They had her in the car. She was not a danger to anyone. She was emotionally overwrought and needed to be calmed and soothed not further agitated. Indeed, she might have even been injured for all they knew.

Pepper spraying her was a punitive act of torture.

And the police department says it was all good police work.

This episode reminds me of this post from long ago which continues to haunt me whenever I see pepper spray being used up-close by police:

Saturday, November 19, 2011


Yes of course pepper spray is a torture device

by digby

The hideous pepper spraying of college students at UC Davis yesterday reminds me of a similar case in the 90s, which I've written about several times before.

In 1997, environmentalists were staging a sit-in against the cutting of old forest in Humboldt county. The police sprayed pepper spray directly into the protesters eyes in similar fashion to what happened in UC yesterday and then used liquified pepper spray and applied it directly to the protesters eyes with q-tips. I'm not kidding. There's video:




I was writing about the use of tasers when I wrote this piece back in 2009:

Why is it that the taser videos always show a bunch of cops sauntering around, three or four of them bent over a prone person in handcuffs, blithely administering the taser as if they are merely wiping a speck of dust off the suspects shirt? I think that's the part I find so chilling --- it's so methodical, so cold, so completely inhuman --- that it seems like something out of a dystopian sci-fi novel featuring robots or aliens.

I'll never forget the horror of seeing the video of those environmental protesters having their eyes calmly swabbed with Q tips soaked in liquid pepper spray, by the Humboldt County sheriffs dept. In searching for the video I came across this San Francisco Examiner editorial from 1997, that could be written today about tasers:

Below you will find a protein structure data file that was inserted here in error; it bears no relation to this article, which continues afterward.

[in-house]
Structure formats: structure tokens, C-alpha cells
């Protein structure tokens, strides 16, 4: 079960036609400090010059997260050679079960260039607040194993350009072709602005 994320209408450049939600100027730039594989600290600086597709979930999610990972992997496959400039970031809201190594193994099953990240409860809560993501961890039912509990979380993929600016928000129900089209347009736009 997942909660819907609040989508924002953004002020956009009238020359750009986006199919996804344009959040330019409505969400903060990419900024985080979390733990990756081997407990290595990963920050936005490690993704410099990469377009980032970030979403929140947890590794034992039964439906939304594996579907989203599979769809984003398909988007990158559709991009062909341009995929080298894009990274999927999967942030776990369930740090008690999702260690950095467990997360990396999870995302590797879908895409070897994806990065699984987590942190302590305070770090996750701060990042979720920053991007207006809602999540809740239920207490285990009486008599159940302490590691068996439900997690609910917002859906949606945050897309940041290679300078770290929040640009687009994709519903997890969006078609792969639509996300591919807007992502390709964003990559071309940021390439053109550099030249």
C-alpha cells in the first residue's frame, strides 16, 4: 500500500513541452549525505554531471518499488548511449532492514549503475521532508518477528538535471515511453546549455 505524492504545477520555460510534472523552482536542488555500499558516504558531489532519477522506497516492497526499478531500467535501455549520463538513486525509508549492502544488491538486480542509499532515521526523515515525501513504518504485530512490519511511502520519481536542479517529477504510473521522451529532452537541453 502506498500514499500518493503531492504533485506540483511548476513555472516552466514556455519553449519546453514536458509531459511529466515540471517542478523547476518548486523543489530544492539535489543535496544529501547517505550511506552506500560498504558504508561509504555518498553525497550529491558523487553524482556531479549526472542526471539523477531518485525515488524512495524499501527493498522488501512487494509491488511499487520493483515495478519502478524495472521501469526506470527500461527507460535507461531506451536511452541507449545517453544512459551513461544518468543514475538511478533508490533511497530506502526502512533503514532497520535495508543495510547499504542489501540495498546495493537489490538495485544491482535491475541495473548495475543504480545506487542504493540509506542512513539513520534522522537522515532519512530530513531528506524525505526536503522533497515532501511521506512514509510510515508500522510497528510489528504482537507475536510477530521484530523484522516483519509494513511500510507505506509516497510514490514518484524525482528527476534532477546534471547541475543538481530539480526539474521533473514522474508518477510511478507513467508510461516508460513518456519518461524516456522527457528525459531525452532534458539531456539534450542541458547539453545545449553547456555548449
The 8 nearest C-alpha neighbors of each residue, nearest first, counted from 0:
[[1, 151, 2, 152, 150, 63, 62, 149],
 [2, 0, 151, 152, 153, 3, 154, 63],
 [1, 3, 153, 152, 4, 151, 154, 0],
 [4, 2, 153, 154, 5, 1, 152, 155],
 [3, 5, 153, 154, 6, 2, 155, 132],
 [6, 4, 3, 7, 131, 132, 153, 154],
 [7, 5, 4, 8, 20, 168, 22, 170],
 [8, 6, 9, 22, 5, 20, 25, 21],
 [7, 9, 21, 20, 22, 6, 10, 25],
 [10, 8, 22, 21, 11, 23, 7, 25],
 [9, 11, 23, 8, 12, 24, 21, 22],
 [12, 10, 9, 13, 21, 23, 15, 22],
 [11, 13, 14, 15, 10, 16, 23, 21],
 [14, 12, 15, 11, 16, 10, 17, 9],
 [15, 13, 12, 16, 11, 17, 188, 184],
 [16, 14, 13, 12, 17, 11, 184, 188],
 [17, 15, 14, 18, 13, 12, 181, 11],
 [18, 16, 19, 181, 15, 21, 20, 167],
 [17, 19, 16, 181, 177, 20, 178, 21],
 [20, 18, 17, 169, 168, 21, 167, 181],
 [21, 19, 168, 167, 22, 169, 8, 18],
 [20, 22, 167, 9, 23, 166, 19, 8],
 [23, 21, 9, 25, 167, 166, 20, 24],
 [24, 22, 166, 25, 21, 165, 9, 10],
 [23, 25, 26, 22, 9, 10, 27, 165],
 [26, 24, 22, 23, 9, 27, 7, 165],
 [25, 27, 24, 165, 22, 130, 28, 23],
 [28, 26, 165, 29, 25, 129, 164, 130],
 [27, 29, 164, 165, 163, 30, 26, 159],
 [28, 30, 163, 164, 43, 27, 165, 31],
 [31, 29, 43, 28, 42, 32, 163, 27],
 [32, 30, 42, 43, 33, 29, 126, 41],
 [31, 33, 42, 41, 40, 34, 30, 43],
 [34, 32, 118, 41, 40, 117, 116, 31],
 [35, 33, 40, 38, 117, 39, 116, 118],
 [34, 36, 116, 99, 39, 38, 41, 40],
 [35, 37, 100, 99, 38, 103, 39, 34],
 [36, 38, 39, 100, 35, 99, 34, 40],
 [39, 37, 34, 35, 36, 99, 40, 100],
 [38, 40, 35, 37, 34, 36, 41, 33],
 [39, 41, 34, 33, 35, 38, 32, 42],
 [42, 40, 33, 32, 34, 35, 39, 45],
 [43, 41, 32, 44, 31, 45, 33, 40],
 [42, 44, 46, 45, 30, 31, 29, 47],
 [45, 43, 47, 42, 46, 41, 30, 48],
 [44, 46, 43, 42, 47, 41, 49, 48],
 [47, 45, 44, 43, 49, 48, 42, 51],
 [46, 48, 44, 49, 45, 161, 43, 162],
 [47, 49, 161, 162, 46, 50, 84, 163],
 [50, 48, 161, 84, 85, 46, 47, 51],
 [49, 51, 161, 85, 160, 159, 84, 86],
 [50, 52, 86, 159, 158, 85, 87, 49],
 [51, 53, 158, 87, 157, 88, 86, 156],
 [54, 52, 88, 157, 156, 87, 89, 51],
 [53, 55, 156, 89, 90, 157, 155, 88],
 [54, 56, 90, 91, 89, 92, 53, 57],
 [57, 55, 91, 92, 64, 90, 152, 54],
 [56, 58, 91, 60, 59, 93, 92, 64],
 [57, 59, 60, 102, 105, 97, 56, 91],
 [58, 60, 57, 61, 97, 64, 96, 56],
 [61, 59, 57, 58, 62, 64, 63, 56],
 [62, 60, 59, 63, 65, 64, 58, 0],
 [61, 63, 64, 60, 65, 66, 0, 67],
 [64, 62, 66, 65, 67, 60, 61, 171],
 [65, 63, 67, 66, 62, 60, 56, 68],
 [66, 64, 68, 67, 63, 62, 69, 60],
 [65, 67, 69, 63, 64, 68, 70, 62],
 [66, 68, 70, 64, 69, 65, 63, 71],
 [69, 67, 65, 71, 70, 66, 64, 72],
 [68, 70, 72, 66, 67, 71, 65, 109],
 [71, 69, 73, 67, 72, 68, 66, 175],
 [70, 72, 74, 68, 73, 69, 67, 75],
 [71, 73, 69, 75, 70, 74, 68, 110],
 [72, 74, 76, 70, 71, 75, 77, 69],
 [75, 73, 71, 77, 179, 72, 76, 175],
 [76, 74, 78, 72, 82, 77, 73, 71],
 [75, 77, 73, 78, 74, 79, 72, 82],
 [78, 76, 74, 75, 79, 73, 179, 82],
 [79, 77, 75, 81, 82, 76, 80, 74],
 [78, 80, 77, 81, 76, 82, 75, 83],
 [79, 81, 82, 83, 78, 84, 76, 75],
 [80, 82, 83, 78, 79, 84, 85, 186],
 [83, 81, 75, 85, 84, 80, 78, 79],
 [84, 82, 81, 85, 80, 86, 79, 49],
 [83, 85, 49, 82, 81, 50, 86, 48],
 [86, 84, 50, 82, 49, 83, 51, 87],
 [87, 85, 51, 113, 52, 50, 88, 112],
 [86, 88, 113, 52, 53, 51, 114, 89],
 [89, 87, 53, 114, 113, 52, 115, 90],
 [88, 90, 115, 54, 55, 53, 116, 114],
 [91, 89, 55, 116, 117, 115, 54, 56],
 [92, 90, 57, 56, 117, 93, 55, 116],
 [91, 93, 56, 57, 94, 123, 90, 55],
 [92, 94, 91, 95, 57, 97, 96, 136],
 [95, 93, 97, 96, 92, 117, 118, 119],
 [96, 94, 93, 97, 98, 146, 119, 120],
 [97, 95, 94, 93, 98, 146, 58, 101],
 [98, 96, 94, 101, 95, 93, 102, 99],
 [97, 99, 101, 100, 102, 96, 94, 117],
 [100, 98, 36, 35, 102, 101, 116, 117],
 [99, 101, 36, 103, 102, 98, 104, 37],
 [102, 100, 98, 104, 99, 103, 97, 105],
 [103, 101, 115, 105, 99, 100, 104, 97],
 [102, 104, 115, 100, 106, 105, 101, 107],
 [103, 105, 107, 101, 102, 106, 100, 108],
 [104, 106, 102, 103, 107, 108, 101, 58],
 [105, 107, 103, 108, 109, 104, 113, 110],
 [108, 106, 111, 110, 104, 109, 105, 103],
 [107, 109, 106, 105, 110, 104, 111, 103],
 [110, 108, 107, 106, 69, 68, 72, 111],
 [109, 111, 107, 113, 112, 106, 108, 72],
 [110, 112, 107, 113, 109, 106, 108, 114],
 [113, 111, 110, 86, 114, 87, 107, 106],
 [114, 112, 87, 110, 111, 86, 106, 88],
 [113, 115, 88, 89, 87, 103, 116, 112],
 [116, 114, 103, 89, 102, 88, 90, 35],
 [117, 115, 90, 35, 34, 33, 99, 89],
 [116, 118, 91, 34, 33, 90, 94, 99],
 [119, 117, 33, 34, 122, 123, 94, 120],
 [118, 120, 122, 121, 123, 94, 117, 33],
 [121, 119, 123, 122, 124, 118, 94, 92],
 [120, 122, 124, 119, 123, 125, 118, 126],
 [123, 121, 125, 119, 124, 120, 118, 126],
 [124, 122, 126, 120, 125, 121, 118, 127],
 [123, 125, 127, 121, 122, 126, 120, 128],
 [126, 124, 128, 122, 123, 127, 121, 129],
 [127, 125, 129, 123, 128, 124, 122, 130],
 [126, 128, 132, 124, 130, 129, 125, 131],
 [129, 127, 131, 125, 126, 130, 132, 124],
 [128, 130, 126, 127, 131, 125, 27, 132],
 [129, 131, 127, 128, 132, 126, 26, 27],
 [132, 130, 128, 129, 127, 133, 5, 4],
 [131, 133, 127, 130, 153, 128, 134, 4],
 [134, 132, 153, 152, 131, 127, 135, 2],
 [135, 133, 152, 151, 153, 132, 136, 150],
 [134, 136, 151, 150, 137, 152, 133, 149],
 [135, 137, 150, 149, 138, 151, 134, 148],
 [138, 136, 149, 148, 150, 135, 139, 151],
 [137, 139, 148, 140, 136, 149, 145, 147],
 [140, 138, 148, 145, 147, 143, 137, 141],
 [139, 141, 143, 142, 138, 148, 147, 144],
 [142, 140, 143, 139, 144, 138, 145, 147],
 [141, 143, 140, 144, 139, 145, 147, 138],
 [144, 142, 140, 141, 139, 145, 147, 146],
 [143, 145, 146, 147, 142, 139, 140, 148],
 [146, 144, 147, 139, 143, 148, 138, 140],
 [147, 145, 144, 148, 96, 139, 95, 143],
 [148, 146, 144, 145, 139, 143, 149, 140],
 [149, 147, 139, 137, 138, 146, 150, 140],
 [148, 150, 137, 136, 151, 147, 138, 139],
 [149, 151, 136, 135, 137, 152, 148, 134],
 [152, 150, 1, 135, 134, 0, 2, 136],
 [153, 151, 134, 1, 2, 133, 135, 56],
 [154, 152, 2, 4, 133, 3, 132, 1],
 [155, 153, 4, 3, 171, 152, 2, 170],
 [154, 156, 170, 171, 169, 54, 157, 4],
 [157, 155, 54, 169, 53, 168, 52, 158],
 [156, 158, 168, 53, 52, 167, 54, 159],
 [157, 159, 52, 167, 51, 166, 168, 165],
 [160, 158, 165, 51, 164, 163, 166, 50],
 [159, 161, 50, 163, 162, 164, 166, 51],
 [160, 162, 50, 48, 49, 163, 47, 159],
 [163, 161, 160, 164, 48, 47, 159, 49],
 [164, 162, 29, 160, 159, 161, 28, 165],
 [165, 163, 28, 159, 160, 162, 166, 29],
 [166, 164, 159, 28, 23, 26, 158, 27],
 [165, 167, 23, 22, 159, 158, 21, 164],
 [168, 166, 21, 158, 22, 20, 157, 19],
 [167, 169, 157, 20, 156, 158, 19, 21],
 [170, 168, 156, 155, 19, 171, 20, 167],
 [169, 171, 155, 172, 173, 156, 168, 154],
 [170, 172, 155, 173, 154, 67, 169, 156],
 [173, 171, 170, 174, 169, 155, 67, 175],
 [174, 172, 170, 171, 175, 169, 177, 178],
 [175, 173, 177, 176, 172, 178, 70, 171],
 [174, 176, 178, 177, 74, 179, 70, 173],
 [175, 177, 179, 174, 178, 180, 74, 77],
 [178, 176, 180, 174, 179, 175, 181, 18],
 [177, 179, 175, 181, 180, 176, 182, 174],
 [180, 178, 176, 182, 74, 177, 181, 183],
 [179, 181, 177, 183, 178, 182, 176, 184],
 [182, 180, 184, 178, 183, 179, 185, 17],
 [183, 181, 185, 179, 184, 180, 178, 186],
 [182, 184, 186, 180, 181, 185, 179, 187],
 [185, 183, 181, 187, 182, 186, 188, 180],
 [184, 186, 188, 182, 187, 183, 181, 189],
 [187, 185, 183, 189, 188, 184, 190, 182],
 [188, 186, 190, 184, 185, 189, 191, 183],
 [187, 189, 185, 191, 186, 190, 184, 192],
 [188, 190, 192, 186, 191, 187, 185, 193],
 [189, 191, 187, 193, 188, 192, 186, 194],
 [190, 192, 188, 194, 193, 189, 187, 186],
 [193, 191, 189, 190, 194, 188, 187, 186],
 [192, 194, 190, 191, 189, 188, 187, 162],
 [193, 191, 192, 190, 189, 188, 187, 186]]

Justifying Torture

Law enforcement arguments in a federal lawsuit are malarkey - pepper spray used senselessly hurts cops as much as protesters

San Francisco Examiner
Monday, Nov. 17, 1997 Page A 18

It's almost farcical for law enforcement officials to continue defending pepper spray as a weapon to get protesters to follow orders. A videotape of officers applying pepper spray in liquid form to demonstrators' eyes shows the technique to be a form of torture.

Yet, attorneys for the Humboldt County Sheriff and the Eureka Police Department argue in federal court that this use of pepper spray is legitimate and unobjectionable. In court papers filed in a protesters' suit against the cops, police training expert Joseph J. Callahan Jr. says, implausibly, that the videotape could be used as a training film "illustrating modern police practices delivered in a calm, deliberate manner." (Remind us not to volunteer as guinea pigs for Mr. Callahan.)

The videotape was shot by Humboldt sheriff's deputies at an Oct. 16 demonstration, against logging in the Headwaters Forest, that took place in the Eureka office of Rep. Frank Riggs, R-Windsor. Four women who had chained themselves together with heavy metal "black bears" got liquid pepper spray rubbed into their eyes with cotton swabs, and one woman who refused even then to move had the pepper mist sprayed into her face.

This hurts, as the videotaped reactions make clear. But it broke up the demonstration pronto, and that's what counted for the law enforcers.

"At stake," attorneys for the cops argue, "is whether professionally trained police officers are to be deprived of the use of pepper spray, a substance carried by millions of private citizens in this country."